So Far Down the Rabbit Trail


I am so lost in the rabbit trails. Some, from interest; some from need; some from sheer distraction. One leads off into another; they all seem to carry me someplace worth going. A few do. I wish I knew the difference at the beginning.

Here’s one: it connects the trail of “balonium“–an imaginary mineral I made up a few months back in a sensationalized story about mountaintop removal in Floyd County–and the “Story of Stuff.” Don’t know where it will lead but here are some threads of it.

1) We are blind to the externalized costs of the things we seem to get cheaply. The Story of Stuff uses this quote to describe externalized costs: “If some portion of the cost of producing a product are borne by third parties who in no way participate in or benefit from the transaction, then economists say the costs have been externalized and the price of the product is distorted accordingly. Another way of putting it is that every externalized cost involves privatizing a gain and socializing its associated costs onto the community.”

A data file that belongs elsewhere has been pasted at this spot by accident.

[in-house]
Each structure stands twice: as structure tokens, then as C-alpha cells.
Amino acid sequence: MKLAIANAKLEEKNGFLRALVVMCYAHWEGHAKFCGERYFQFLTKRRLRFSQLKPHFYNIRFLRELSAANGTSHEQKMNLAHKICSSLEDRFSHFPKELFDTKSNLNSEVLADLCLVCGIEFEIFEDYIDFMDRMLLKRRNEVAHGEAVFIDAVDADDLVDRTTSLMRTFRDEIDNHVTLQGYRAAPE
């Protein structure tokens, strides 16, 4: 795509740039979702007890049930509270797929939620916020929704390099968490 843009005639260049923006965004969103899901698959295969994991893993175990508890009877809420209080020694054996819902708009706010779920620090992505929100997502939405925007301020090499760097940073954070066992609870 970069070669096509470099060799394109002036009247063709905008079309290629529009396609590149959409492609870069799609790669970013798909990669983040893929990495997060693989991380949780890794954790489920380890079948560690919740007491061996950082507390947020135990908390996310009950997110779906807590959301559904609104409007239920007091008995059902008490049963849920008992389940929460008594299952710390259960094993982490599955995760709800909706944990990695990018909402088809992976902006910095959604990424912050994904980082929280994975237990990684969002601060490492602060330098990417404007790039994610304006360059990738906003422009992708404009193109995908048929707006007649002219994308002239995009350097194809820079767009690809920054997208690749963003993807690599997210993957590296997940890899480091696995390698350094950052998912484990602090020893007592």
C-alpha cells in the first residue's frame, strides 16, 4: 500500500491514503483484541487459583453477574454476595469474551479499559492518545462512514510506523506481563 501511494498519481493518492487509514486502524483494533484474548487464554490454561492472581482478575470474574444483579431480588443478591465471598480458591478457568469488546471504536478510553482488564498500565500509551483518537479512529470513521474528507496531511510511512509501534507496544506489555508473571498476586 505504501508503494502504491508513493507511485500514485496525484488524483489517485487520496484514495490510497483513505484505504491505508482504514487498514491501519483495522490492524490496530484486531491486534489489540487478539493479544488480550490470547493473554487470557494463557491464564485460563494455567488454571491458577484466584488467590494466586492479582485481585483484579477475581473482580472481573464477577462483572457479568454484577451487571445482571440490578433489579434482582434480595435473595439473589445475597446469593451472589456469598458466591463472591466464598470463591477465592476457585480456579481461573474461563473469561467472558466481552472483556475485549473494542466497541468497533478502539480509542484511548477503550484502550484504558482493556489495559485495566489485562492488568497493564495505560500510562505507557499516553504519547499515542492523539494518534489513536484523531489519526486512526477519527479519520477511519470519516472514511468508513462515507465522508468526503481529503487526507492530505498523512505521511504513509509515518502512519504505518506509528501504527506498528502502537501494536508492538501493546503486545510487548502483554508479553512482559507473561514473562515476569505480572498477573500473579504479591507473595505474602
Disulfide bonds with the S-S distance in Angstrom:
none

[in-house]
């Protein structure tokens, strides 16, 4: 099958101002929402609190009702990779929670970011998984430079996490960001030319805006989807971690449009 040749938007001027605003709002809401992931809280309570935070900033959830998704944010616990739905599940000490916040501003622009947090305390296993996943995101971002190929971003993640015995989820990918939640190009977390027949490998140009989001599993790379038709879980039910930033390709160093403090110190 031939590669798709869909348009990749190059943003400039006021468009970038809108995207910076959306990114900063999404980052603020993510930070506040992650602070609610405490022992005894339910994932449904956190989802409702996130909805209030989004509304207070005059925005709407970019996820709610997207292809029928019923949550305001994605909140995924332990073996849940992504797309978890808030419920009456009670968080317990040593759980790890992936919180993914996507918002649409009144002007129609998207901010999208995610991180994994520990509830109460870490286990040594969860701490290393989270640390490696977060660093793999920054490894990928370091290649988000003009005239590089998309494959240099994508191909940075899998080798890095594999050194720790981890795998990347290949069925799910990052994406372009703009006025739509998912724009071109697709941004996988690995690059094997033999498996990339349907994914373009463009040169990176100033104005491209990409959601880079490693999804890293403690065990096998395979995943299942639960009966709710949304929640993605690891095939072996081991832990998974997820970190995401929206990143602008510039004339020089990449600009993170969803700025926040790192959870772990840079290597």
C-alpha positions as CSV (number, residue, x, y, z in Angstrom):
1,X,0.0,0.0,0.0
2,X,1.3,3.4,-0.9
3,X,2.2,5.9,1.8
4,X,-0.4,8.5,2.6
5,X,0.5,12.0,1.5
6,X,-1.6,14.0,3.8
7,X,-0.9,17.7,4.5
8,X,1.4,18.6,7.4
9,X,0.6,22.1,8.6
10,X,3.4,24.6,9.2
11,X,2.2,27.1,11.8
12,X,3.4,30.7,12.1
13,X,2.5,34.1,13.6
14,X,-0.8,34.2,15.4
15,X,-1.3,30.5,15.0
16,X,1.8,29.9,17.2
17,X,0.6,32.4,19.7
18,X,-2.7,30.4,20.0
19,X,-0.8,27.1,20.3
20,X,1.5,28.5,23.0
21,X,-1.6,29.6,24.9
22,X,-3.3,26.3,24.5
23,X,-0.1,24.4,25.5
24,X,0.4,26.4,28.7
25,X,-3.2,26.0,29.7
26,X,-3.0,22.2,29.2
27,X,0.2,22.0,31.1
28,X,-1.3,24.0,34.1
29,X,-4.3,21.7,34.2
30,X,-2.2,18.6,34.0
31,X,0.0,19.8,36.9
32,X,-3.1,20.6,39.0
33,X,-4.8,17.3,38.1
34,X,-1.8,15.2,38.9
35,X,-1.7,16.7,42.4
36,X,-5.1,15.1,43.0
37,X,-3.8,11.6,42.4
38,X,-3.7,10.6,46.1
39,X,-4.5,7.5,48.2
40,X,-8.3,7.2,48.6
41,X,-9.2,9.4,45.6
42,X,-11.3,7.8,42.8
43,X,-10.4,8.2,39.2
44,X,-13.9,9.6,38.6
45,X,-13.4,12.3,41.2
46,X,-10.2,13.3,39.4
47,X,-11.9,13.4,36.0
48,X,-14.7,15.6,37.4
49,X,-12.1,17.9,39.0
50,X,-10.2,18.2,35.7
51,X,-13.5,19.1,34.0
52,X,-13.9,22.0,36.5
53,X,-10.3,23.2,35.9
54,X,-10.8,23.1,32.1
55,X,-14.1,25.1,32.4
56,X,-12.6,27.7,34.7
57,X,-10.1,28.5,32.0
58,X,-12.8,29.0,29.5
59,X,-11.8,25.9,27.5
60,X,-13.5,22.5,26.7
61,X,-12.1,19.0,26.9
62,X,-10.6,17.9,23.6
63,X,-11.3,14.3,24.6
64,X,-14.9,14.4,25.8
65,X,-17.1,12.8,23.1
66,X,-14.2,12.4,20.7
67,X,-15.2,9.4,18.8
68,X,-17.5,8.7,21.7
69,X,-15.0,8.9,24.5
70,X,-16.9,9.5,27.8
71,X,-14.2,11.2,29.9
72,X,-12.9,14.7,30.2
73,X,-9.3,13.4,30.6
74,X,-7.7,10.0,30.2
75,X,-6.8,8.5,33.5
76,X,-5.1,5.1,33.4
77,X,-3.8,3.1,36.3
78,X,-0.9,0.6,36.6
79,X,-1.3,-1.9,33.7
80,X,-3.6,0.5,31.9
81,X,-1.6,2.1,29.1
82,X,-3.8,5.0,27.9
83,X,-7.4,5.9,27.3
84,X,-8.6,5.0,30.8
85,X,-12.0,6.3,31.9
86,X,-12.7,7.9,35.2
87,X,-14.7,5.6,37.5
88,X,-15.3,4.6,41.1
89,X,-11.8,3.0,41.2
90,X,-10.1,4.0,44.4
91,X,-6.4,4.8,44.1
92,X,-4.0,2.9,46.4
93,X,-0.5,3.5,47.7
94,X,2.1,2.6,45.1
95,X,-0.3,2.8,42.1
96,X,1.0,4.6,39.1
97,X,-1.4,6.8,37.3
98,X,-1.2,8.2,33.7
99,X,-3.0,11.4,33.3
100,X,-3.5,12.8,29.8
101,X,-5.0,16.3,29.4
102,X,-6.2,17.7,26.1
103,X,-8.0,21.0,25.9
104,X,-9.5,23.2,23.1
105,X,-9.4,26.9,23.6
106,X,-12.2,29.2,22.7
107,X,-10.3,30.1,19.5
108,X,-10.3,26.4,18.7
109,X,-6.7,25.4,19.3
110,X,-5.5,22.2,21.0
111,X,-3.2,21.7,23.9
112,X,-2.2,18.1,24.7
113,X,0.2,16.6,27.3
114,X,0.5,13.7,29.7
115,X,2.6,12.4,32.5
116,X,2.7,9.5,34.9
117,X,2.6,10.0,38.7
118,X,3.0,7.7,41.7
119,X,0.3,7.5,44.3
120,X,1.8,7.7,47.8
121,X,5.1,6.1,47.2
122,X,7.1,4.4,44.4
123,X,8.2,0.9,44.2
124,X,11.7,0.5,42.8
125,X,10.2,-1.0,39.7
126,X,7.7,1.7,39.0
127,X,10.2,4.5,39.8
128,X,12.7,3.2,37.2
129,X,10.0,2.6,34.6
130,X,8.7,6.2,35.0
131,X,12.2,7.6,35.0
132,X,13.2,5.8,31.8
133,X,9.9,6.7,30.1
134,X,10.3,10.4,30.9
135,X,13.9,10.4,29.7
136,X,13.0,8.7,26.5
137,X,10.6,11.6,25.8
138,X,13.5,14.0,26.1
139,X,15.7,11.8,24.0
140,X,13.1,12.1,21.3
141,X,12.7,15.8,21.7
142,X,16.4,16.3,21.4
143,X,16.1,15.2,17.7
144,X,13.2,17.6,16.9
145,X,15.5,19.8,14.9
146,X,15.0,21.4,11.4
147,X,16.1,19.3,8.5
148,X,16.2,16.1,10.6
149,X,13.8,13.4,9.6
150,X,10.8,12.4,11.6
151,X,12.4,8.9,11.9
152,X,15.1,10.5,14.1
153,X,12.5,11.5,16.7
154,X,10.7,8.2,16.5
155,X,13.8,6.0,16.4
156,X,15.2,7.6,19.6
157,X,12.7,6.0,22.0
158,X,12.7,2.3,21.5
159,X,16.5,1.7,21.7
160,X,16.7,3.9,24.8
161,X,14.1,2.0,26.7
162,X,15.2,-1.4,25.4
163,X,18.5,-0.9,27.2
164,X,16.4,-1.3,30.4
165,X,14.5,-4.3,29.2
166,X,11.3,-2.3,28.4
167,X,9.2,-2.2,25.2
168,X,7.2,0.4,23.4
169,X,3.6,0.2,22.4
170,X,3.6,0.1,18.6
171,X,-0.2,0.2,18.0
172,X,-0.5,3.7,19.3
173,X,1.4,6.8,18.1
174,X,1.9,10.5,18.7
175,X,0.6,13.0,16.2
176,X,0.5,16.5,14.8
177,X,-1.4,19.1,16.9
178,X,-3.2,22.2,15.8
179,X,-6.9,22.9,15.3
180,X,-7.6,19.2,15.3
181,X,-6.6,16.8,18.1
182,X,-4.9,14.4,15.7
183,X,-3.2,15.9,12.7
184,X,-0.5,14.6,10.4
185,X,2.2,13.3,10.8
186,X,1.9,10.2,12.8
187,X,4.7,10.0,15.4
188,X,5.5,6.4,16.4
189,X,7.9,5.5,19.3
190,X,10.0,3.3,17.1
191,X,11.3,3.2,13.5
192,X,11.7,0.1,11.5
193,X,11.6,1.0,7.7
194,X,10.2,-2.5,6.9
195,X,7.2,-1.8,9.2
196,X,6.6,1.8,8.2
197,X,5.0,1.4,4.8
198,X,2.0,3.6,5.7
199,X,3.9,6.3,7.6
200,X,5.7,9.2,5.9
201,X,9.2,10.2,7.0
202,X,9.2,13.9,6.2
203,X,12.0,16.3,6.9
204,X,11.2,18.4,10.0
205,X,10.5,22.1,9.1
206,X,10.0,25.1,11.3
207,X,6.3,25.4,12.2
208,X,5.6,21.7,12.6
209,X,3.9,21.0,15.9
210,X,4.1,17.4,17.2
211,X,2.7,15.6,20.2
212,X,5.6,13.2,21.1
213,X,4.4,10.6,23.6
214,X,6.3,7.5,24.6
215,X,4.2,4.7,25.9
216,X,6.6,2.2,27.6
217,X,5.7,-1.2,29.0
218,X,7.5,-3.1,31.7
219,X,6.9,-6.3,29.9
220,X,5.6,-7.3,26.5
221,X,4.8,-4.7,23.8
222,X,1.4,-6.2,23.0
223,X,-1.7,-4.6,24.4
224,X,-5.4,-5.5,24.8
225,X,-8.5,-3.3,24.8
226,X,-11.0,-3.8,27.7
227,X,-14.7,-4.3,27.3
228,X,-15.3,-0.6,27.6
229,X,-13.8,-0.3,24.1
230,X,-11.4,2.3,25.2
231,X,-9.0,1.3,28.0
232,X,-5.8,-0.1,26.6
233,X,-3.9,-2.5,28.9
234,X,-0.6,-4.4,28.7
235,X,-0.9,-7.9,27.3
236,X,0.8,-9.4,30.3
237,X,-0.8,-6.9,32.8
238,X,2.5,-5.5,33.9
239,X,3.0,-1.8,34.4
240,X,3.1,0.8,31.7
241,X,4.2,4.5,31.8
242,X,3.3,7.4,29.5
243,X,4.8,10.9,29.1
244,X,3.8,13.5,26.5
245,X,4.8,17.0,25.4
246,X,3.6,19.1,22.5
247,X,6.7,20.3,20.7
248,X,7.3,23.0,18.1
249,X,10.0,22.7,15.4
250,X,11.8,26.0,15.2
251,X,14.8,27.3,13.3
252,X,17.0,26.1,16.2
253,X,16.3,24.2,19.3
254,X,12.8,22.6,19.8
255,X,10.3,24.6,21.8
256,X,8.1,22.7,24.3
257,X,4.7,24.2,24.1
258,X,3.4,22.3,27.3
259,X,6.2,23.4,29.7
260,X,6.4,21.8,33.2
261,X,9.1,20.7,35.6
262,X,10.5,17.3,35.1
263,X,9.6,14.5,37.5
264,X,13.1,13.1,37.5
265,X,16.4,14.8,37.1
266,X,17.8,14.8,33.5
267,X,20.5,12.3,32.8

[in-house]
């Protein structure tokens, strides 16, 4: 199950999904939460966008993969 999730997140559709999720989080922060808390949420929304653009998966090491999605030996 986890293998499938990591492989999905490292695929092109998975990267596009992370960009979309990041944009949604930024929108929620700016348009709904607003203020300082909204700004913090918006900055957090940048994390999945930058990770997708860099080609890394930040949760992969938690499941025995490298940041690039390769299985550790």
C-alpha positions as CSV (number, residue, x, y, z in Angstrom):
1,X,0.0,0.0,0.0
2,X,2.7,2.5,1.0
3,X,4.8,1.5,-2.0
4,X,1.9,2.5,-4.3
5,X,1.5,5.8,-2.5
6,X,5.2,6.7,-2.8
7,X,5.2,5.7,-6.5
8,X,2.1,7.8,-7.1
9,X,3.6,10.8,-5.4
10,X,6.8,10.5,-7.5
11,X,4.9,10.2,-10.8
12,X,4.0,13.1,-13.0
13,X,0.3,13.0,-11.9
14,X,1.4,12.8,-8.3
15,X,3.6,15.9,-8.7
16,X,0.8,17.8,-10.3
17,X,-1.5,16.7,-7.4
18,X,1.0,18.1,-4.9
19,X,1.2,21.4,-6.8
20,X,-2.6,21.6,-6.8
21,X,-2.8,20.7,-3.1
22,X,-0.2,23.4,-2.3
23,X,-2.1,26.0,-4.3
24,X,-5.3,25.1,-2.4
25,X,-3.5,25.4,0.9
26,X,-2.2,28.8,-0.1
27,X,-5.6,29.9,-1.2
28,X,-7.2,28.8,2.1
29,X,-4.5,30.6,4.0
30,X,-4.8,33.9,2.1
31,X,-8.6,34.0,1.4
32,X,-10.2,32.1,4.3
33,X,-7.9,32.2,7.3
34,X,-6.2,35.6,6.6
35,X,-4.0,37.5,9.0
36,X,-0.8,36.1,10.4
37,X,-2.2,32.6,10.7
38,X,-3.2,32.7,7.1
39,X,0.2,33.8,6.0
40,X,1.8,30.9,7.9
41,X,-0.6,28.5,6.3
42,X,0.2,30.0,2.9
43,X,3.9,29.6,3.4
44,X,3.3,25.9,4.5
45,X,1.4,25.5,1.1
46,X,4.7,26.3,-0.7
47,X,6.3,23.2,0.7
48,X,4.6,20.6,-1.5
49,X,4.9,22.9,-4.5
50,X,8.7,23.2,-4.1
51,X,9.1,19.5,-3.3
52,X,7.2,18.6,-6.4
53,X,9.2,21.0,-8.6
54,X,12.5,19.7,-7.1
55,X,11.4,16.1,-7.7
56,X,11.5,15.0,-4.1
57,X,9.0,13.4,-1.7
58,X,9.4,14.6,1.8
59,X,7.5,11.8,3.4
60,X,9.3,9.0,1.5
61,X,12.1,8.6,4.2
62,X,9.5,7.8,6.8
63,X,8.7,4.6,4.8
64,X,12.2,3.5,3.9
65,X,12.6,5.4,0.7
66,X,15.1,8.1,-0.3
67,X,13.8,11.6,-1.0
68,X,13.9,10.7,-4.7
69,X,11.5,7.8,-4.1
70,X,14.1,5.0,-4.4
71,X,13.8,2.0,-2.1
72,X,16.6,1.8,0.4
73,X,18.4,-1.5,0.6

2) There really is an element essential for cell phones and laptop chips. It’s ore is called coltan. Eighty percent of it comes from the Congo.

3) Talk about your invisible externalized costs (in child labor, dead gorillas and vanishing ecosystem plus more than 4 million dead in Congo’s Coltan wars: Watch this. Read this.

4) And where and how (if anywhere and anyhow) to use this information as more than mere fact? Can it teach me anything? Then, can I in turn teach others?

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Fred First holds masters degrees in Vertebrate Zoology and physical therapy, and has been a biology teacher and physical therapist by profession. He moved to southwest Virginia in 1975 and to Floyd County in 1997. He maintains a daily photo-blog, broadcasts essays on the Roanoke NPR station, and contributes regular columns for the Floyd Press and Roanoke's Star Sentinel. His two non-fiction books, Slow Road Home and his recent What We Hold in Our Hands, celebrate the riches that we possess in our families and communities, our natural bounty, social capital and Appalachian cultures old and new. He has served on the Jacksonville Center Board of Directors and is newly active in the Sustain Floyd organization. He lives in northeastern Floyd County on the headwaters of the Roanoke River.

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